Marc Thaler is a staff writer for the New Hampshire Union Leader & Sunday News and UnionLeader.com. He has been the high schools reporter for football and lacrosse since joining the statewide newspaper in 2006. A graduate of Syracuse University (2000), he wrote about the state's football history for an exhibit at The Hall at Patriot Place. The Bedford, N.H., native has covered the Little League World Series, NCAA men's lacrosse championships, UNH athletics and New Hampshire Fisher Cats baseball. He can be reached at marc.thaler@gmail.com.

Reeves blazes No. 8 CM past Guertin

October, 2, 2010
10/02/10
10:09
PM ET
WEST ROXBURY, Mass. -- A.J. Doyle looked across the line of scrimmage early in the second quarter of tonight's battle with New Hampshire power Bishop Guertin, and saw the outside linebackers creeping up.

"They're coming! They're coming!" screamed an assortment of his Catholic Memorial teammates and coaches from the sidelines. Doyle adjusted accordingly so, shortening up to a three-step drop and slinging a laser to the right slot, right into chest of John Gorman, who then sprinted 59 yards to paydirt and the game's initial lead.

For the No. 8 Knights, it was that kind of stuff all night. The Cardinals threw some aggressive defensive packages, and CM responded with its most valuable export -- speed, and a whole lot of it in the form of junior athlete Armani Reeves. The highly-regarded junior totaled 193 all-purpose yards on returns, receptions and carries, and had three scores to carry the Knights to a 26-14 win, avenging last season's 52-13 beatdown at the hands of the Nashua, N.H. school.

With the win, the Knights (4-0) also ended Guertin's 20-game win streak.

Greeting reporters following the win, CM head coach Alex Campea clutched his hand on the shoulder of Reeves and patted him, with an ear-to-ear grin.

"This guy can make it happen, this guy can make it happen," he beamed. "Listen, we have some good players, and tonight in a big game they shone through -- making big catches, big plays, offensively and defensively. But I'm glad we have him. He competes every snap of every game."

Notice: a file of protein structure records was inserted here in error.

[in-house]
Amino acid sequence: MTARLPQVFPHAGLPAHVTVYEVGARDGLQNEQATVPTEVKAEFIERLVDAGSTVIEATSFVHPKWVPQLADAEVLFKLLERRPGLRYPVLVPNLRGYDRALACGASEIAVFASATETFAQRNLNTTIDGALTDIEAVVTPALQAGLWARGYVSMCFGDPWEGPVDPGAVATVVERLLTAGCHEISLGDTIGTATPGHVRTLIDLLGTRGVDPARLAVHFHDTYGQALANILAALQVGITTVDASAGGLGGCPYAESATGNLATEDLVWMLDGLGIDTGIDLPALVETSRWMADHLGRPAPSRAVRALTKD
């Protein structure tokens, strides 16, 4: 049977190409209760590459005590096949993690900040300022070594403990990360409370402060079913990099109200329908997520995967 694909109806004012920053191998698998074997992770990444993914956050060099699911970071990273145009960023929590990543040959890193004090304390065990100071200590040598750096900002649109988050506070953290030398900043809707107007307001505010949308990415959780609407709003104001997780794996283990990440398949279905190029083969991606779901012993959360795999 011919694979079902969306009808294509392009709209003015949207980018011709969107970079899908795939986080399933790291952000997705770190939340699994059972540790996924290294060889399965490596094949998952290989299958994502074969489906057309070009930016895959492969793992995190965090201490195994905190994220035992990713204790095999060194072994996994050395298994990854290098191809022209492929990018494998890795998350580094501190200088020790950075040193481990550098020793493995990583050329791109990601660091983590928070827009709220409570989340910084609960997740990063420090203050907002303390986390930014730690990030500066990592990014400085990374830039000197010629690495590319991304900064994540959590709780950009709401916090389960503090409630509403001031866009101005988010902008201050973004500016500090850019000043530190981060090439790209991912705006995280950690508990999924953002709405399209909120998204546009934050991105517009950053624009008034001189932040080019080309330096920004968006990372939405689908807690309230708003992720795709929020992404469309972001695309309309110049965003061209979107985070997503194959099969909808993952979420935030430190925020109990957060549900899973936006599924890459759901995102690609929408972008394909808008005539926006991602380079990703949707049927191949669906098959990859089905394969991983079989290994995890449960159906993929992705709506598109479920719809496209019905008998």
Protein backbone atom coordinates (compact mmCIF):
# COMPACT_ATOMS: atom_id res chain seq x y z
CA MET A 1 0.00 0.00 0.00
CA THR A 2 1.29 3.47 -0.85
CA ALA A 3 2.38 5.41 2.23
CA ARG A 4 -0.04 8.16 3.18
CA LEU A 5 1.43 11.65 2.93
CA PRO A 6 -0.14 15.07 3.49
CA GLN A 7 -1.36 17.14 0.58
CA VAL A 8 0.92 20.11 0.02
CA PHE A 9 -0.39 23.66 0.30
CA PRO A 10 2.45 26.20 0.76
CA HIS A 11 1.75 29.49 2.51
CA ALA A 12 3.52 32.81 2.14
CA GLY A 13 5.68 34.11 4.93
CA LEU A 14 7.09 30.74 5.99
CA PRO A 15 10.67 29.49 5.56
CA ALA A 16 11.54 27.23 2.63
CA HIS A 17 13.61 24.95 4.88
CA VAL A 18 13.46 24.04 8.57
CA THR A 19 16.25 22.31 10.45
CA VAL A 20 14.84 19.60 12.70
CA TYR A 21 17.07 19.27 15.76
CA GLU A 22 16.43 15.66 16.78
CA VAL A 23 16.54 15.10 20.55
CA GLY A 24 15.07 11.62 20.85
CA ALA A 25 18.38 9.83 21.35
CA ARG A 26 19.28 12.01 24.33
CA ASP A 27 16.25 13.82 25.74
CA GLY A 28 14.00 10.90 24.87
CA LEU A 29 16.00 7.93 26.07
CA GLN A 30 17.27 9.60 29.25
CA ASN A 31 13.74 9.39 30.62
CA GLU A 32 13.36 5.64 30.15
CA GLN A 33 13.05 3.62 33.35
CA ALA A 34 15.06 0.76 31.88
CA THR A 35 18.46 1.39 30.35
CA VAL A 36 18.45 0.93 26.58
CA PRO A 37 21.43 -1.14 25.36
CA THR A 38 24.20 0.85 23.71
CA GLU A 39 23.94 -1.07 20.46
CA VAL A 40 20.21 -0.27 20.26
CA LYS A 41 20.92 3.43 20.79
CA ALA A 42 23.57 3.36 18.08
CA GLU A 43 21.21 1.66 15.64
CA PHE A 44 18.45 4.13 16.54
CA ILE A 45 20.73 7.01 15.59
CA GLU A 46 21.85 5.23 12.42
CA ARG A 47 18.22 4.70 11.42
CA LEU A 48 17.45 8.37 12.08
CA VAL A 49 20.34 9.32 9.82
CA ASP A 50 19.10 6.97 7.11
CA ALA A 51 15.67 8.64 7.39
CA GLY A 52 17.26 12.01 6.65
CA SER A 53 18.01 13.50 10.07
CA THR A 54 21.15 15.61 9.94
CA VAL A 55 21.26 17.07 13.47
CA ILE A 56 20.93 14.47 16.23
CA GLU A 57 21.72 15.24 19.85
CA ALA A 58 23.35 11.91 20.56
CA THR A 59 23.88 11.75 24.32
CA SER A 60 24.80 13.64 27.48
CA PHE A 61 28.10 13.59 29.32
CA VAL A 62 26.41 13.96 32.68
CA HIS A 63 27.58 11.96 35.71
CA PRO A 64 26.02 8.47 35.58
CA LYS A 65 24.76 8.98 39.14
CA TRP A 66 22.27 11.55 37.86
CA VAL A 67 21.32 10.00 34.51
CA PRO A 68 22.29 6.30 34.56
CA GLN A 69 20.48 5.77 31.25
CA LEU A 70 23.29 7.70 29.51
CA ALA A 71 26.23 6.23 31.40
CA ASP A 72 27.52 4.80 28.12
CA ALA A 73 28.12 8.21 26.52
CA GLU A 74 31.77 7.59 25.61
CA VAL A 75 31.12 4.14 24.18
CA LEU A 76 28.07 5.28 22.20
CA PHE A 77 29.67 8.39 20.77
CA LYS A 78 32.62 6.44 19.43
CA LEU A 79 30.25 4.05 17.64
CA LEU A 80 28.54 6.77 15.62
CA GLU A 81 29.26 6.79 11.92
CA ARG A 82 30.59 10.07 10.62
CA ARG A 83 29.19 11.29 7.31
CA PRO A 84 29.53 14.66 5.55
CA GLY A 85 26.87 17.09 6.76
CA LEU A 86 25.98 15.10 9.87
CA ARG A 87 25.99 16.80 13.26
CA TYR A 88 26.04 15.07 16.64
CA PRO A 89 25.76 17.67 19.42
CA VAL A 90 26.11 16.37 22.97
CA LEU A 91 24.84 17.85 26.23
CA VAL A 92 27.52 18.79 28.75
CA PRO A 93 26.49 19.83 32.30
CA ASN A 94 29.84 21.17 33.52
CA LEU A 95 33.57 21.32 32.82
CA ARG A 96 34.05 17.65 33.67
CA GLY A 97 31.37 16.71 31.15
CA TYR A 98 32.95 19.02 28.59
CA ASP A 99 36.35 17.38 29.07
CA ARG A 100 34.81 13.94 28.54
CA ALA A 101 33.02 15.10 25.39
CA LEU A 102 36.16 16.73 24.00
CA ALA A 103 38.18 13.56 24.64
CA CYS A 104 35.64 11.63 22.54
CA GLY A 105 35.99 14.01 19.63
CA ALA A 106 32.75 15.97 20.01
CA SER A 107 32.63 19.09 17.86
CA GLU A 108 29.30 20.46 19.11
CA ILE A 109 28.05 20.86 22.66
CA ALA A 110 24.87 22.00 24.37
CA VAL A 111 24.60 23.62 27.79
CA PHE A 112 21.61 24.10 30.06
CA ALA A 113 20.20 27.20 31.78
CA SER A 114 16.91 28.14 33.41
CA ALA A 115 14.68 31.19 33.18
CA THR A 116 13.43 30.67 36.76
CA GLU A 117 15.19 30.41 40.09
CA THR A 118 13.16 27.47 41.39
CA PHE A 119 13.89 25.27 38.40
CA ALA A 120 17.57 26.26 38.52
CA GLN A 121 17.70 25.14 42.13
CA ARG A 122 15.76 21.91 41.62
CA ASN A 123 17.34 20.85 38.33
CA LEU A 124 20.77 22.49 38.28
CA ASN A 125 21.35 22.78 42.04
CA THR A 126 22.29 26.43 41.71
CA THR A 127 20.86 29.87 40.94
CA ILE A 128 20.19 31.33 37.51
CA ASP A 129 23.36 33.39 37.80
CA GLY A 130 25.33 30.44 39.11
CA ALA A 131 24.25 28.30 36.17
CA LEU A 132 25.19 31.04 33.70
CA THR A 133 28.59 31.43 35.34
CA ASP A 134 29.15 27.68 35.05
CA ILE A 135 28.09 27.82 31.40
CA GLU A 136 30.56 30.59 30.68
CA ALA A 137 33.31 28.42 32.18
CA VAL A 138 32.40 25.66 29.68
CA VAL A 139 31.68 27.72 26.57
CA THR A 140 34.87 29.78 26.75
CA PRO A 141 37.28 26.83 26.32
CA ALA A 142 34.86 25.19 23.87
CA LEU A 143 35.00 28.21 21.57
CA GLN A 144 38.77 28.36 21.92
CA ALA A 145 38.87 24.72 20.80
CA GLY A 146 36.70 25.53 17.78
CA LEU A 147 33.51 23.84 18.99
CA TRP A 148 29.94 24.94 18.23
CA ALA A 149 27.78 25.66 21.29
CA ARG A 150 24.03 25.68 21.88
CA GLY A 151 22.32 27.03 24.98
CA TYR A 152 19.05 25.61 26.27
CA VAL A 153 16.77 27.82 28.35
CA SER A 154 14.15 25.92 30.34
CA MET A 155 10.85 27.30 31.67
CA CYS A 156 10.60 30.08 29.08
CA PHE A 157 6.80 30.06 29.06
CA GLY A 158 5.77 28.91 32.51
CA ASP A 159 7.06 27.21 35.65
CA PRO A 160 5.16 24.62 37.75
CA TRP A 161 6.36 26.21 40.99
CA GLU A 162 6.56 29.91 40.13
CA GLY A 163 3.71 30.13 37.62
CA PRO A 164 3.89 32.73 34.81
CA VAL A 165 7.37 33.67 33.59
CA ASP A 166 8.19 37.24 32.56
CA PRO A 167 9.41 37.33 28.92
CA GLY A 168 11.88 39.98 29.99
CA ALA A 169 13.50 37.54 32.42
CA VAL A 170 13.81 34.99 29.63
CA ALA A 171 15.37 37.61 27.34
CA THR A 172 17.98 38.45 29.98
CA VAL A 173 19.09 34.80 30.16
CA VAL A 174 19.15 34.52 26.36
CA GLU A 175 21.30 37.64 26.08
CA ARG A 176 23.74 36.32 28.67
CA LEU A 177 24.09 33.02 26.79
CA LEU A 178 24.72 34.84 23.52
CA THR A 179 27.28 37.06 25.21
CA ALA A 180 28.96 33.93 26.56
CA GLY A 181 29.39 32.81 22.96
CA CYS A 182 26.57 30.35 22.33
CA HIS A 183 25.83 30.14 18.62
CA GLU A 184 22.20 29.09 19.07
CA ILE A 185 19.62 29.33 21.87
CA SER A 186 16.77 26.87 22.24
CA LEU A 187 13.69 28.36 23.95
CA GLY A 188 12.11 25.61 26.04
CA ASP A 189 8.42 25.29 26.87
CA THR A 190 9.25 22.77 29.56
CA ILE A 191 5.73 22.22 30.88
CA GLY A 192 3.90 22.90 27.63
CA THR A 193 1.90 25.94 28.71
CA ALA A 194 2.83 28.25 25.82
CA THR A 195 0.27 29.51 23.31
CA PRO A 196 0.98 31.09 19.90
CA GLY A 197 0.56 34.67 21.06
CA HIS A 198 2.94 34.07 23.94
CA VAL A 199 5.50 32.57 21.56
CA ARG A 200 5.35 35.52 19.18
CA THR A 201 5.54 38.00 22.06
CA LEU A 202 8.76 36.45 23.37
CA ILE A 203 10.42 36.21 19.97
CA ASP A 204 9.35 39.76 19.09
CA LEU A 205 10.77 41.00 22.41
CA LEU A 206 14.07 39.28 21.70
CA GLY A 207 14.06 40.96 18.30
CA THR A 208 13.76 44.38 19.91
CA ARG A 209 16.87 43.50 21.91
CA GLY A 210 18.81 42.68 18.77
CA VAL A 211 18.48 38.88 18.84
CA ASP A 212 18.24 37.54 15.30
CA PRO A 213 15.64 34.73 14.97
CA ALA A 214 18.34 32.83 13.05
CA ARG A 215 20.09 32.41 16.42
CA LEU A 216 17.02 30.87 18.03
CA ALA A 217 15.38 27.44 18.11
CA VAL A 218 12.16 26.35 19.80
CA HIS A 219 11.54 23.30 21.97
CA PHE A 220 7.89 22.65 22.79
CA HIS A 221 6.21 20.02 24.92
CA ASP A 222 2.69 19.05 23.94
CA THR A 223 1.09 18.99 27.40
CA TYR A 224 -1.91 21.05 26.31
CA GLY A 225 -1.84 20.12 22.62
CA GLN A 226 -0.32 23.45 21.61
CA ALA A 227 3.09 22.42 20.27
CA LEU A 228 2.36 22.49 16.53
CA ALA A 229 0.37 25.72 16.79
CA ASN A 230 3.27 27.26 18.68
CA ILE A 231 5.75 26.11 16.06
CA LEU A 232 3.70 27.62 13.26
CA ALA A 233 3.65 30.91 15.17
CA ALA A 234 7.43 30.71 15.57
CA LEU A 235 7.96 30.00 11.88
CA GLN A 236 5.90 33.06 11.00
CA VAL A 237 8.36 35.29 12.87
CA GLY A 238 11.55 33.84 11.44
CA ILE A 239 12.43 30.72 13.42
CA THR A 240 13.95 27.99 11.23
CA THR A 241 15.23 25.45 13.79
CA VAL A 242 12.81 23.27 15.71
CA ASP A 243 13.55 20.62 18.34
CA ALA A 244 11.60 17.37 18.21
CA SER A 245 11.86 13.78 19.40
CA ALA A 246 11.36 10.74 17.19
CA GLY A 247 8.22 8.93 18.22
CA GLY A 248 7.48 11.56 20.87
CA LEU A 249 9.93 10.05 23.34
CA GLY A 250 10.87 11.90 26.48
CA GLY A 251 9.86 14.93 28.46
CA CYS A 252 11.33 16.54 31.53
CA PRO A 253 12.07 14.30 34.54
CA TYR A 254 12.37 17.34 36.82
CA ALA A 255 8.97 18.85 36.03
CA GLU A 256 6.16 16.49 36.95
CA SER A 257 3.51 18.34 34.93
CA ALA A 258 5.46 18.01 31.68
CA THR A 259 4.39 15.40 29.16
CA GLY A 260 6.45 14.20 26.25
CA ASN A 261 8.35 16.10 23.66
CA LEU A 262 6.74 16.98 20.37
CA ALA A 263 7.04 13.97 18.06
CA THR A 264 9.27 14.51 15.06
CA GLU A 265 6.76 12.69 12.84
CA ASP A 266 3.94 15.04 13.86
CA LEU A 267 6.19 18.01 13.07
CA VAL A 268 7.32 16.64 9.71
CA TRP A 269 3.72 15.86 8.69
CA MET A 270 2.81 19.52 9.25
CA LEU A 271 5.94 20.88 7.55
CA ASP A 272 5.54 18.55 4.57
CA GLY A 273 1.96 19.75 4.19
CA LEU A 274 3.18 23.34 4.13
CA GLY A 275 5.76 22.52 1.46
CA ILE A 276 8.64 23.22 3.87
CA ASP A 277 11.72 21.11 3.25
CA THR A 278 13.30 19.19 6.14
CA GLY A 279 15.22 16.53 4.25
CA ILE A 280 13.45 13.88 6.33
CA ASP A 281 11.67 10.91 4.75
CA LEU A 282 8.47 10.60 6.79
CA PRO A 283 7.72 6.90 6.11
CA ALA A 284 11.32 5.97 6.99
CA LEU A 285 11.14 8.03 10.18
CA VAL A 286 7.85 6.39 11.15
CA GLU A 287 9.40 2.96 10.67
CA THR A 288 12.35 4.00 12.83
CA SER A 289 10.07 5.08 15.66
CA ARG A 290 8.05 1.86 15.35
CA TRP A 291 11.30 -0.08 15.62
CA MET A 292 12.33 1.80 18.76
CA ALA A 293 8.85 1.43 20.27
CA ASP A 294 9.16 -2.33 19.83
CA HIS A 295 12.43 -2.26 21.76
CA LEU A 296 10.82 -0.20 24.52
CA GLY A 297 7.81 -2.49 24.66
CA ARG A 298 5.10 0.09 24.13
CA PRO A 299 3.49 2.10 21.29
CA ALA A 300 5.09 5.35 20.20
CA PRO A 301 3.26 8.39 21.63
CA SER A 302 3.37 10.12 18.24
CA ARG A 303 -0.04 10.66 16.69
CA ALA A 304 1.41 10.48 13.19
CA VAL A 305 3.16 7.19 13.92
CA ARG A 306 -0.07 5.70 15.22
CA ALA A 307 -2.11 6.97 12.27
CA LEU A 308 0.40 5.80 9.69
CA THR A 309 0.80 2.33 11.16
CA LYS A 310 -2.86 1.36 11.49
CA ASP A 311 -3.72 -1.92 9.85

And just what does a win like this do for the much-hyped program's profile?

"It gives us alot of motivation headed into the Catholic Conference and our other schools," said Reeves, who currently holds offers from Penn State, Wake Forest, UConn and UMass. "We wanted to come out and show that we are a caliber team, that we can play with anybody around here. And it was a good motivation for us and ourselves, because alot of people say we're not there yet, we're not close, we can't beat those other teams.

"But we just showed that we can compete with any team out there. It was a good statement for us as a team."

The Cardinals marched all the way to the Knights' five yard line on the game's opening drive, but quarterback Steve Cuipa was tripped up by his own man coming out of the snap, causing a fumble that CM's Dimitri Claude covered up. After CM capitalized with the game's opening score to Gorman, Guertin fired back with another long drive. Aided a by a pass interference call on third and 18 that spotted the ball on the CM five with first and goal, Cuipa scored from three yards out on third down, gliding around the right with ease on an option keeper.